Ask your salon professional. Products that are marketed only to salon professionals may not have a list of ingredients, because the Fair Packaging and Labeling Act doesn't apply to them. They are required, however, to have directions for safe use, and OSHA requires them to have an MSDS. You can ask salon professionals if they know whether a product contains formaldehyde-related ingredients or other ingredients you may wish to avoid. In its Hazard Alert on formaldehyde dangers to hair salon owners and workers, OSHA addressed the information companies should provide to salon workers in an MSDS. However, as OSHA also pointed out, the MSDS for Brazilian Blowout did not contain all the required information.

Report bad reactions. Consumers are one of FDA's most important sources of information, especially because the law doesn't require cosmetics to be approved by FDA before they go on the market. To report a reaction to a cosmetic product, use one of these contacts:
1) Reporting by phone to the Consumer Complaint Coordinator at your nearest FDA district office. Phone numbers are posted on FDA's Web page, Consumer Complaint Coordinators, and in the Blue Pages of the phone book, generally under United States Government/Health and Human Services.

2) Reporting online to FDA's MedWatch adverse event reporting system. You also may call Medwatch at 1-800-332-1088 to request a reporting form by mail.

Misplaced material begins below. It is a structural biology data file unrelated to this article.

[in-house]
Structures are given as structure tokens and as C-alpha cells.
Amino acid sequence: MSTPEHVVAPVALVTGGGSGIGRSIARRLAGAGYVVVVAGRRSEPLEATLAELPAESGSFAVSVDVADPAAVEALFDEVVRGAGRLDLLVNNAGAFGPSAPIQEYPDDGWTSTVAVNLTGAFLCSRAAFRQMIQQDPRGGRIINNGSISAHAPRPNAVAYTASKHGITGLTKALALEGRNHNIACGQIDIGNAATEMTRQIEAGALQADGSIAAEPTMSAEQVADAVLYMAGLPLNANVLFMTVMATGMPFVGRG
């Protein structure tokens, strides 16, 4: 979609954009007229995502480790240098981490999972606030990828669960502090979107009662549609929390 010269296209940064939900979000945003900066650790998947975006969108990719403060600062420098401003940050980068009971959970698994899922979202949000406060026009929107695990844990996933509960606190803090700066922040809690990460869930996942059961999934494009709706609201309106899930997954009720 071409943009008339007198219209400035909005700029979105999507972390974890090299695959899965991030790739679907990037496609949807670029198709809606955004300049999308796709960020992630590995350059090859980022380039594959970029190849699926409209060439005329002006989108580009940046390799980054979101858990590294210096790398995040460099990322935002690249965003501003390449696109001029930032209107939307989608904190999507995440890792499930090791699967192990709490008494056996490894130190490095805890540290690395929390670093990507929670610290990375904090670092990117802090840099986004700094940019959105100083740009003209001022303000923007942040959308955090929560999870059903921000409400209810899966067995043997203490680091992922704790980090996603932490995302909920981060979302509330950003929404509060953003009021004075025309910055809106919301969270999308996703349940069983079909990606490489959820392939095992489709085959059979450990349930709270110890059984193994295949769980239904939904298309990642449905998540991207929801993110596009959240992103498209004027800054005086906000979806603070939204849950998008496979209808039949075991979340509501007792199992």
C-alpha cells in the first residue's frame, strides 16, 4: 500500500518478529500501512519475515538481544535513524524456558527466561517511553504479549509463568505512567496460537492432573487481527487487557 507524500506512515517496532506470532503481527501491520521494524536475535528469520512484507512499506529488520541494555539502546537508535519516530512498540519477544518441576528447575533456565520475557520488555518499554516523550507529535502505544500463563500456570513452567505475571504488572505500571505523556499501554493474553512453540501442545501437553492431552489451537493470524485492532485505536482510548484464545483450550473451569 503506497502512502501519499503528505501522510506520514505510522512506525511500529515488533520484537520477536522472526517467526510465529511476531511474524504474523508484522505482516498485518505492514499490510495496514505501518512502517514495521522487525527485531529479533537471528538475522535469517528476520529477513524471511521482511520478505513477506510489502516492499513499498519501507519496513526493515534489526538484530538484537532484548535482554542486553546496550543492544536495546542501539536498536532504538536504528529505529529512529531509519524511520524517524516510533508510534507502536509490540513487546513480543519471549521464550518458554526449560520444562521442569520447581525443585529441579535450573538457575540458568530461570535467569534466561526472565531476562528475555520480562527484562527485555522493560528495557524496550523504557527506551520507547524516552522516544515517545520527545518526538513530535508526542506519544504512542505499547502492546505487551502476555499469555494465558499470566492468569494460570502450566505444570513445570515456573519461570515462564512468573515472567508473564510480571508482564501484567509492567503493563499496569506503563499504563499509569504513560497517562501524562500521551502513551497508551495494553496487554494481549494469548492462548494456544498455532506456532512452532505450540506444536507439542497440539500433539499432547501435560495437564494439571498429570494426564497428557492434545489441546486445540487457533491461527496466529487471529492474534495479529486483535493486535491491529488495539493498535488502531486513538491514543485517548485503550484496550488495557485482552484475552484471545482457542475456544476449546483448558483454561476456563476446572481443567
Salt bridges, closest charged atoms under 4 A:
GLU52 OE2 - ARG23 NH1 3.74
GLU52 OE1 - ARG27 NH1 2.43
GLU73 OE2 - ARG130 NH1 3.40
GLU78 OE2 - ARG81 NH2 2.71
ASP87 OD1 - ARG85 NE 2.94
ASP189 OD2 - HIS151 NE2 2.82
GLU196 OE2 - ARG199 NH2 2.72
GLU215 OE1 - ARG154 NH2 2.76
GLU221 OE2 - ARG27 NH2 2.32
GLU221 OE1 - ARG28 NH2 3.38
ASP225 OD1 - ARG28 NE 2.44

Salon workers also can file complaints about unsafe workplaces with OSHA, as stated in OSHA’s Hazard Alert.

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Comments

This was very enlightening. I had not realized that there was such a tsunami of information about this. It is if there was a commission to study it all.

Fantastic article i have spoken to a few hairdressers about this and most of them dont have a clue about the problem its scary.

It’s been really great going through your article, very well informed and described. Great to know more about such kind of stuff. thanks for sharing.

I am a hair stylist and never knew these products were so dangerous. I've seen two of these reports tonight alone and am going to check my product tomorrow to see what kind of danger I've been putting myself in. Thanks for pointing this out so not only my customers can know what to look for...I can as well!

This again is something women need to consider when receiving hair treatments such as this. Please continue to update us with this type of information! We need to let it be known...

If you got your hair recently smoothed, what would happen if you permed it after? Food for thought...

Formaldehyde is highly harmful to all living beings, regardless of method of intake. Consumption of as little as 30 mL (1 oz.) of an option including 37 % formaldehyde has been stated to cause death in an adult human.